At Kandivali station (East), he is often asked to sit next to the driver. “When one refuses to do that, they simply ask you to get down. Auto drivers also expect you to adjust with four passengers behind while paying full fare,” he says. 

Though the BEST buses are available on the same route, he is unable to use them  because they are “crowded, unreliable and have very bad frequency during peak hours”.


Read more: Traffic woes around Thane station road a never-ending problem


How can you find out the actual fare on your route?

If the shared auto stand is legal, the per passenger fare is mentioned on the board along with the route. If not, then you can check from the local RTO offices at Wadala, Andheri or Dahisar for the approved fares on particular routes. 

How are the fares calculated?

The per passenger fares for a shared auto are determined by a committee composed of the principal secretary (transport), transport commissioner and joint commissioner (traffic) along with the divisional RTO officials.

The fare is calculated on a set formula determined by the Khatau committee, which was formed in 2016 to come up with a revised fare policy for taxis and auto rickshaws operating in Maharashtra. 

“The shared auto fare is calculated by adding the standard meter fare for the route with 33% of the meter fare. This sum is divided by three to arrive at the per passenger fare. The extra 33% of fare is granted to compensate for the return journeys that auto drivers would make without a passenger, since shared autos generally tend to have only one-way heavy passenger traffic,” explains Rao. 

How can you start a shared auto stand in your locality?

“One can make an application for a share auto stand at a particular point or route on the official letterhead of the housing society or as an individual to the local RTO office or with the local traffic police or even the local autorickshaw union. A no-objection certificate (NOC) is required from the BMC / building/ private developer, who owns the land,” explains a senior RTO official. Thereafter, NOC’s are needed from the local traffic police to assess to ensure that it will not affect traffic. The local police check for law and order issues.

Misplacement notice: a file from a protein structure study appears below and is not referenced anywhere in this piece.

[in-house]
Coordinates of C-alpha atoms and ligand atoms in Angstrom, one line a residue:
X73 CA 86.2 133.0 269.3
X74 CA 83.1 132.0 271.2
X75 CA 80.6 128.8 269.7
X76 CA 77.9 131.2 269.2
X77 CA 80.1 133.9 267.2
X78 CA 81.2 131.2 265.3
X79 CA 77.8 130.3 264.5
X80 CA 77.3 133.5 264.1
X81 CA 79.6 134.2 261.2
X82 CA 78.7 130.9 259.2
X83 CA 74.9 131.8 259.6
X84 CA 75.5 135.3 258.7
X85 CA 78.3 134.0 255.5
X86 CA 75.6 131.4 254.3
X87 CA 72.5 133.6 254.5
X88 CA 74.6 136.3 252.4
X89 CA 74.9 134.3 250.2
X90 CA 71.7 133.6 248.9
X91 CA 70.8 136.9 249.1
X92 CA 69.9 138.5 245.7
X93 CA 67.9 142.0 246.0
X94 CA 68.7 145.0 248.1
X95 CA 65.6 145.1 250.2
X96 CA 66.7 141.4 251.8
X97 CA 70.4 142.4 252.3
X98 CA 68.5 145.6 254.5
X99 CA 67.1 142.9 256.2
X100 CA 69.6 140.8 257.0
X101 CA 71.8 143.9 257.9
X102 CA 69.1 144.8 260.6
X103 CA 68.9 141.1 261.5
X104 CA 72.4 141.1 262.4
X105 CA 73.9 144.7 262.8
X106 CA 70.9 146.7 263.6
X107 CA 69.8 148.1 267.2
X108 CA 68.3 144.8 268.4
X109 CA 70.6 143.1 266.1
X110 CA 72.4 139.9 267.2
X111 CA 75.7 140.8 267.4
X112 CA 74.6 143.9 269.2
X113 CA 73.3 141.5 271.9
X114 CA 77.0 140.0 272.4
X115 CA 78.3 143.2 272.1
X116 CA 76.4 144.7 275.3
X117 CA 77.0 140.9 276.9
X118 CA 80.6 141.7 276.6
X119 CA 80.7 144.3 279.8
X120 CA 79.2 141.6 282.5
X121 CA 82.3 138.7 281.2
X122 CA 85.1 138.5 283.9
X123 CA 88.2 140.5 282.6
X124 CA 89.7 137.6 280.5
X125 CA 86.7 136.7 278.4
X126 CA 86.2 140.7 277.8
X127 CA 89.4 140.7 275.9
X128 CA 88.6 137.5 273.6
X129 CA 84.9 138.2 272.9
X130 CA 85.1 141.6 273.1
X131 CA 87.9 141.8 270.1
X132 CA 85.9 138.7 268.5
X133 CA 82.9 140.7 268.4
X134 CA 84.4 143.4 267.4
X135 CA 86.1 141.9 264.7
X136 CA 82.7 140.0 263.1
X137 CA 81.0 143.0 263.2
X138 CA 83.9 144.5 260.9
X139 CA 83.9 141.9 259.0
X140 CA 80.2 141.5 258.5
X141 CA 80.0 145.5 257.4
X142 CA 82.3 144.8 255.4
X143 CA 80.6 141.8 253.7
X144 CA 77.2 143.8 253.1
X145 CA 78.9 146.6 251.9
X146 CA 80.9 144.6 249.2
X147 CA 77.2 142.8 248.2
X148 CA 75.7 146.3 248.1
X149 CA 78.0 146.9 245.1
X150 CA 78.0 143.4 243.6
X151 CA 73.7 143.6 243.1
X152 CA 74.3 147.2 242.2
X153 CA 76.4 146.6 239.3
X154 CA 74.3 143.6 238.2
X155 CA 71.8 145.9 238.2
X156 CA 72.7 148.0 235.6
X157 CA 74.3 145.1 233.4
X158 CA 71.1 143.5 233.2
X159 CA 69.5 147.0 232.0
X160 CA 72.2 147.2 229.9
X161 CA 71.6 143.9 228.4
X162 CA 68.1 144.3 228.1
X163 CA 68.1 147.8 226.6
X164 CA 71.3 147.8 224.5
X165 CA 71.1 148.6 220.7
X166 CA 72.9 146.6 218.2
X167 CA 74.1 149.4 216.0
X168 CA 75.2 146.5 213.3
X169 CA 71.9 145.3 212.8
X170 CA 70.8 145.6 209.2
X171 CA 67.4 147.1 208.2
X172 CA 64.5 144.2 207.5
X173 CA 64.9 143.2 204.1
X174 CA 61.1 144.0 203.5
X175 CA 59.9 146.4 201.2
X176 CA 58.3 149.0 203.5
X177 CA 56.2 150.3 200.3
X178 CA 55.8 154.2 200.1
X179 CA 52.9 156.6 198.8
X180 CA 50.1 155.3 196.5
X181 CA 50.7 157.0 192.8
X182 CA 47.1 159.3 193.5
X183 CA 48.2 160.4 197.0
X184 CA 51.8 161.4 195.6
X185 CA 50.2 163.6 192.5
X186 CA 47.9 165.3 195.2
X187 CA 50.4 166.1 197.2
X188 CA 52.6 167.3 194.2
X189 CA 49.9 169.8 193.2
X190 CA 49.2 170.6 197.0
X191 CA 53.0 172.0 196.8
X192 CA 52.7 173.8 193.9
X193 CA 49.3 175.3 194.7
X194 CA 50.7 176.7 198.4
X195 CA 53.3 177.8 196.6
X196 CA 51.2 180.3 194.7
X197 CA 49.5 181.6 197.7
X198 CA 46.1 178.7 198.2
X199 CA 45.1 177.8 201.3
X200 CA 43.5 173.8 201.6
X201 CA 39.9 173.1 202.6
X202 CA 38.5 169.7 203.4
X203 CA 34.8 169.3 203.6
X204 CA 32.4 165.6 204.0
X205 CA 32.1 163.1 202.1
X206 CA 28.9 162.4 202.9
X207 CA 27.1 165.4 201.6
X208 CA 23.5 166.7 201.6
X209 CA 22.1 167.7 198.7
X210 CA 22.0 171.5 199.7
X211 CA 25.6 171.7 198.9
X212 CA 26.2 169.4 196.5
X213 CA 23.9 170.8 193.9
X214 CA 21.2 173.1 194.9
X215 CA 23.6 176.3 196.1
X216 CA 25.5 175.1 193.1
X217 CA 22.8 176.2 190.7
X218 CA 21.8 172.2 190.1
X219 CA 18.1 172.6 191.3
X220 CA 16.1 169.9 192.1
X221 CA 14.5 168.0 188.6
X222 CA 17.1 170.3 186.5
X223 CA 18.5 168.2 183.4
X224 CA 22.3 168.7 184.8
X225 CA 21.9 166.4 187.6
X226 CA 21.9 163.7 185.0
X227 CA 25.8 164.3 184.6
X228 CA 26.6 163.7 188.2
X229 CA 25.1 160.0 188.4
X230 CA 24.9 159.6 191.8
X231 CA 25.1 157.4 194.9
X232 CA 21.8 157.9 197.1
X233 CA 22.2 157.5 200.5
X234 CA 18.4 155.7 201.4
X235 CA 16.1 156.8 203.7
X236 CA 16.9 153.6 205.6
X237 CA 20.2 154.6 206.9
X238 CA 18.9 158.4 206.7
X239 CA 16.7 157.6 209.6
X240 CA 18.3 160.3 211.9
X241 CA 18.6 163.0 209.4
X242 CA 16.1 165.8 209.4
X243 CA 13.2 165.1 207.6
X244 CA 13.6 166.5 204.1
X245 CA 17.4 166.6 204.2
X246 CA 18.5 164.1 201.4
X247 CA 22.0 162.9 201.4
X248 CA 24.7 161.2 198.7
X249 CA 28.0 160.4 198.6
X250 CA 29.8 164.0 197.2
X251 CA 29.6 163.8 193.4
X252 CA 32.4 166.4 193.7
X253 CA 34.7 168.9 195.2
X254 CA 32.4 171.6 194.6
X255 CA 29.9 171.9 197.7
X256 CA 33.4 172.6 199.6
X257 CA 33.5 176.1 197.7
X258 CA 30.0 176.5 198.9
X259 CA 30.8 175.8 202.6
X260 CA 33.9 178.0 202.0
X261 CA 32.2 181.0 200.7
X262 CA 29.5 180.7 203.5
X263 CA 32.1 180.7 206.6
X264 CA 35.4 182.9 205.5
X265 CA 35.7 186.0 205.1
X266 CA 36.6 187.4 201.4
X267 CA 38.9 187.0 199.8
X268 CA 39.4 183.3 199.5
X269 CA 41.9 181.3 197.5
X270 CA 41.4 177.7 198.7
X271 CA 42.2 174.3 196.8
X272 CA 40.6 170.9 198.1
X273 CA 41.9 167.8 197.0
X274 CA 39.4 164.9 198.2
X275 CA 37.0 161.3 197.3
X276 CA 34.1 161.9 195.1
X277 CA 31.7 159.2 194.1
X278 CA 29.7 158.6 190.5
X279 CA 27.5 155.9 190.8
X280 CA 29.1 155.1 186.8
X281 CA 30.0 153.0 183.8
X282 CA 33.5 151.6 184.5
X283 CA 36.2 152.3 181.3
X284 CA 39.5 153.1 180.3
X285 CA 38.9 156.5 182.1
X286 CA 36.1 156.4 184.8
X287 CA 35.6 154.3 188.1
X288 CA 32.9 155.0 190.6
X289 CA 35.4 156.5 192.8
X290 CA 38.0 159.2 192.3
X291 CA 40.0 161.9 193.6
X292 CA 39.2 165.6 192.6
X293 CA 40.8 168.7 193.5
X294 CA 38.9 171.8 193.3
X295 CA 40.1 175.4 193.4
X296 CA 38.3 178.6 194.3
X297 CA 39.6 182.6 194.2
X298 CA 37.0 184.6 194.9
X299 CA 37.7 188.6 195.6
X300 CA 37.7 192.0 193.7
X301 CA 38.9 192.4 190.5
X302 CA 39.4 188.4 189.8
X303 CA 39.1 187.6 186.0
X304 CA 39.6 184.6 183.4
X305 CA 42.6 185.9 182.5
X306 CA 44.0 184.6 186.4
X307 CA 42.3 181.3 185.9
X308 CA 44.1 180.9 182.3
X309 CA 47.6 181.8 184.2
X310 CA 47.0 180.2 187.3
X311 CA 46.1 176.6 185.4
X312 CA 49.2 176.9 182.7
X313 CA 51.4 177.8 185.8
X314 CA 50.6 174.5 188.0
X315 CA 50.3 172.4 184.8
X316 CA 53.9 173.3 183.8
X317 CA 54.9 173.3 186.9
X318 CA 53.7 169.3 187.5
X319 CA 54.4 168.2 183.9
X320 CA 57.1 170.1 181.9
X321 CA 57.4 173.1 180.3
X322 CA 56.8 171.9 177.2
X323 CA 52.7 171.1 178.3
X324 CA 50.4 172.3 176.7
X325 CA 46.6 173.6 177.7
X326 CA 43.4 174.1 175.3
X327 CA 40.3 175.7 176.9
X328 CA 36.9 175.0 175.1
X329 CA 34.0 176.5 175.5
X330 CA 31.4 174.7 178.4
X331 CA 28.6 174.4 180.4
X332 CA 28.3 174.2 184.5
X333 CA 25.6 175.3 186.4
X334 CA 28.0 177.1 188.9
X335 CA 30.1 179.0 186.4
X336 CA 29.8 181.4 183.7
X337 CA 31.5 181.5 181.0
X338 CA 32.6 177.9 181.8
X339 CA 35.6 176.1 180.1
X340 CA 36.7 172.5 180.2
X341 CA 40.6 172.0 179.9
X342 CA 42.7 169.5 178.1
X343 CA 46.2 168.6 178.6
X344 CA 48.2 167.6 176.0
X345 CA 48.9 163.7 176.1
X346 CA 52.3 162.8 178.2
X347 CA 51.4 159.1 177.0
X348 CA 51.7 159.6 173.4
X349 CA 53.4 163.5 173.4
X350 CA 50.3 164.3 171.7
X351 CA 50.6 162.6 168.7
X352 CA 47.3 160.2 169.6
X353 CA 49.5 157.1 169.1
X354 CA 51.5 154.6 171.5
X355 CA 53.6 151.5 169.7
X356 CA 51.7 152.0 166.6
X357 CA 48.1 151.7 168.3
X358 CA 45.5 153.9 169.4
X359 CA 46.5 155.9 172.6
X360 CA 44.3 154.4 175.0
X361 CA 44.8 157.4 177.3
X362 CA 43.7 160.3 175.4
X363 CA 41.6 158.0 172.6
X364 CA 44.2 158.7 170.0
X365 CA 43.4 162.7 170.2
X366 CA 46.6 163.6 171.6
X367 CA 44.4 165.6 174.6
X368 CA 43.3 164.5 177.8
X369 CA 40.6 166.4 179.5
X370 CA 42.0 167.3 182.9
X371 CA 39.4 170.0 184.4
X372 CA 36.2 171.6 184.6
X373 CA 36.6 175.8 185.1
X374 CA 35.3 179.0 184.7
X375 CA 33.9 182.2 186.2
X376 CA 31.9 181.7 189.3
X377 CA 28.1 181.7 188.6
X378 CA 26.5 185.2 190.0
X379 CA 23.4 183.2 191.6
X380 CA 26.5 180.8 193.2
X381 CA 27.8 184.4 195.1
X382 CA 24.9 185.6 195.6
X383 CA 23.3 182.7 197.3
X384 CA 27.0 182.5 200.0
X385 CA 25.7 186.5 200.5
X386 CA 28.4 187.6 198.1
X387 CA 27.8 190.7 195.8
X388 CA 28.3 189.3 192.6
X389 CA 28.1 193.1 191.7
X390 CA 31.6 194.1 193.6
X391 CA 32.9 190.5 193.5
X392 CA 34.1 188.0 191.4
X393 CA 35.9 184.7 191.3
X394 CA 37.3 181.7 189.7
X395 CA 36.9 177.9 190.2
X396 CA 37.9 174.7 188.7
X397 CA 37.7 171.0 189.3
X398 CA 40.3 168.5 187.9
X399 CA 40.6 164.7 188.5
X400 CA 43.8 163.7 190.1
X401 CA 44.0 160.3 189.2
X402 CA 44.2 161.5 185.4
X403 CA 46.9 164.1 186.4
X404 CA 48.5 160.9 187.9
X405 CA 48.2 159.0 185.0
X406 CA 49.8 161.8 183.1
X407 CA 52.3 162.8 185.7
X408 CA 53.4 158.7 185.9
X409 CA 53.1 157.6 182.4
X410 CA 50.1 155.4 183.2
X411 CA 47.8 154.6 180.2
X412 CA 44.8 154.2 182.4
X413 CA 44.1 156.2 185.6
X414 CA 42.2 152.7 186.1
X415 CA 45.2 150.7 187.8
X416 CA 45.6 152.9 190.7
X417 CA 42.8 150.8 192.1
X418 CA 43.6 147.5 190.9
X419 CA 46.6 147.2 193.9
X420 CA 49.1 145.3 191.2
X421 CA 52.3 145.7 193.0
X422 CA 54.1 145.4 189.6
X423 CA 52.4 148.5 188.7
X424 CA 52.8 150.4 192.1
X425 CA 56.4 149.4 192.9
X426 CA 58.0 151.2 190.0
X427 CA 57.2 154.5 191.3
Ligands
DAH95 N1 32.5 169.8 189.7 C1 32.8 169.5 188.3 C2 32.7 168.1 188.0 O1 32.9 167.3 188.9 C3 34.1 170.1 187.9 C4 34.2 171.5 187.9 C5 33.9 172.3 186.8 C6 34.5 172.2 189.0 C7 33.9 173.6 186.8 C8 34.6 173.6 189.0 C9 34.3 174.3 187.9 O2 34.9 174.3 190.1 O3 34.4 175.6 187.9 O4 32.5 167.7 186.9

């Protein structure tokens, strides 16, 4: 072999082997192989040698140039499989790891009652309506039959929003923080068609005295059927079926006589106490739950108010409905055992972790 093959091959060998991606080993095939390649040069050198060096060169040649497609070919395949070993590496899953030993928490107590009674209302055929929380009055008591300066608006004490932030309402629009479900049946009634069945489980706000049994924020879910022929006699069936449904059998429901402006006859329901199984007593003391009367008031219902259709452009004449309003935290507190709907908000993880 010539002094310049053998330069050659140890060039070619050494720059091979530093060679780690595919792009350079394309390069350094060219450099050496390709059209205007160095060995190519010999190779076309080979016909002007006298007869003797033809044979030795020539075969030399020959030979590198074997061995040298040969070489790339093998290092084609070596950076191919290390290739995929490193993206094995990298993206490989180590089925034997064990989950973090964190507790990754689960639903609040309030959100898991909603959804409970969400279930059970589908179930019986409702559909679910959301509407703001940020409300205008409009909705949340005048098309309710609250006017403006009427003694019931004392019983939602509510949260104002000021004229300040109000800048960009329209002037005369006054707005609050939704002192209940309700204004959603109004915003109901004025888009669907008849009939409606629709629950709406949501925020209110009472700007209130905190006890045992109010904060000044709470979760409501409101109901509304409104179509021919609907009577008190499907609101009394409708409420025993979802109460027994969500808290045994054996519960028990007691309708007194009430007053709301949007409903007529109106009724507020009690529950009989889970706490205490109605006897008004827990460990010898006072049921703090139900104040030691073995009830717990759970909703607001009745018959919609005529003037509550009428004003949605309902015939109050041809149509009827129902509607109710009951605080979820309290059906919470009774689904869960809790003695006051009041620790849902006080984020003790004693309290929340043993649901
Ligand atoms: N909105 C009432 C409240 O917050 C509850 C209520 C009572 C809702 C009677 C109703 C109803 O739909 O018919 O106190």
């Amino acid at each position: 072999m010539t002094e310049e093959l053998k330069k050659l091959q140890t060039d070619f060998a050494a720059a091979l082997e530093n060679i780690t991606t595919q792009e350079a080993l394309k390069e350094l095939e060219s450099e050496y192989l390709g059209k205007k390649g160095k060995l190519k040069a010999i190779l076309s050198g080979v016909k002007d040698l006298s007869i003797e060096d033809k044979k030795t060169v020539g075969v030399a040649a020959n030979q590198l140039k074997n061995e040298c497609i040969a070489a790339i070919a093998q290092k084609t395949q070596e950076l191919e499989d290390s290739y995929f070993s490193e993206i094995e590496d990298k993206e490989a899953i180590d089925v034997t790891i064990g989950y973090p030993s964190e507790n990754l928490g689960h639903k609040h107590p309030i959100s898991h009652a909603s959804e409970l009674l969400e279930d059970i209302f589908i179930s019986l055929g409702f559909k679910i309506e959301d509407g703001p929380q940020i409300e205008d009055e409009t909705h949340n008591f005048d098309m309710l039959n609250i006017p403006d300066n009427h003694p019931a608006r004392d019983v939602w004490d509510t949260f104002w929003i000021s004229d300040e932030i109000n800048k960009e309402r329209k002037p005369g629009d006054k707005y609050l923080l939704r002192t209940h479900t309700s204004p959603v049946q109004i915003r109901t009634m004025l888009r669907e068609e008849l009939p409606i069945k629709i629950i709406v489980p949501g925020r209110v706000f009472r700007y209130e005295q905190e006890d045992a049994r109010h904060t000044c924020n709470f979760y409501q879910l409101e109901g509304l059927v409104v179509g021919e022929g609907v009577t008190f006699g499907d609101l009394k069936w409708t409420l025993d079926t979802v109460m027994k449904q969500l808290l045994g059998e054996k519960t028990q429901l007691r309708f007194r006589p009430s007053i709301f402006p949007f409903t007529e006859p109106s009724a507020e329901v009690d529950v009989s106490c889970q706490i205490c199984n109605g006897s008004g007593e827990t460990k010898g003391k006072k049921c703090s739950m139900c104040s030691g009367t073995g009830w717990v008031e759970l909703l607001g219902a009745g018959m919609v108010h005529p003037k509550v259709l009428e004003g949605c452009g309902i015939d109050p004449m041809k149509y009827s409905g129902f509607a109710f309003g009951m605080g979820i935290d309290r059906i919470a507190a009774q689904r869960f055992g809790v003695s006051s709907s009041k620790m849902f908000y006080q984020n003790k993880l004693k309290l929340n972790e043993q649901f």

“Once all the departmental clearances are obtained, then a request is put up before the Mumbai Metropolitan Regional Transport Authority (MMRTA) for their nod. Once the MOM is signed and uploaded on their website, the shared auto stand is declared official. Thereafter, the BMC erects a stand at the particular location with details of the route and fare,” explains Thampi Kurien, the general secretary of the Mumbai Rickshawmen’s Association. 

Peak traffic time at Bandra station with autos, share autos and buses
Shared auto is a cost-effective, eco-friendly and convenient mode of transport for last mile connectivity. However, it needs to be regulated and planned better. Pic: Hepzi Anthony

Why are errant drivers not penalised most of the times?

There is a huge gap in action against errant auto drivers. Officials attribute it to the shortage of staff with the Road Transport Organisation (RTO). “The RTO is also involved in managing many other responsibilities like handling documentation of vehicles including registrations, issuing driving licenses, checking fitness of vehicles, following accident protocols and documentation. Action against illegal auto stands tends to lag behind in such circumstances. Since we are short on staff, the local police have been authorised to levy fines and act against illegal stands,” explains a senior RTO official. 

How can the situation improve?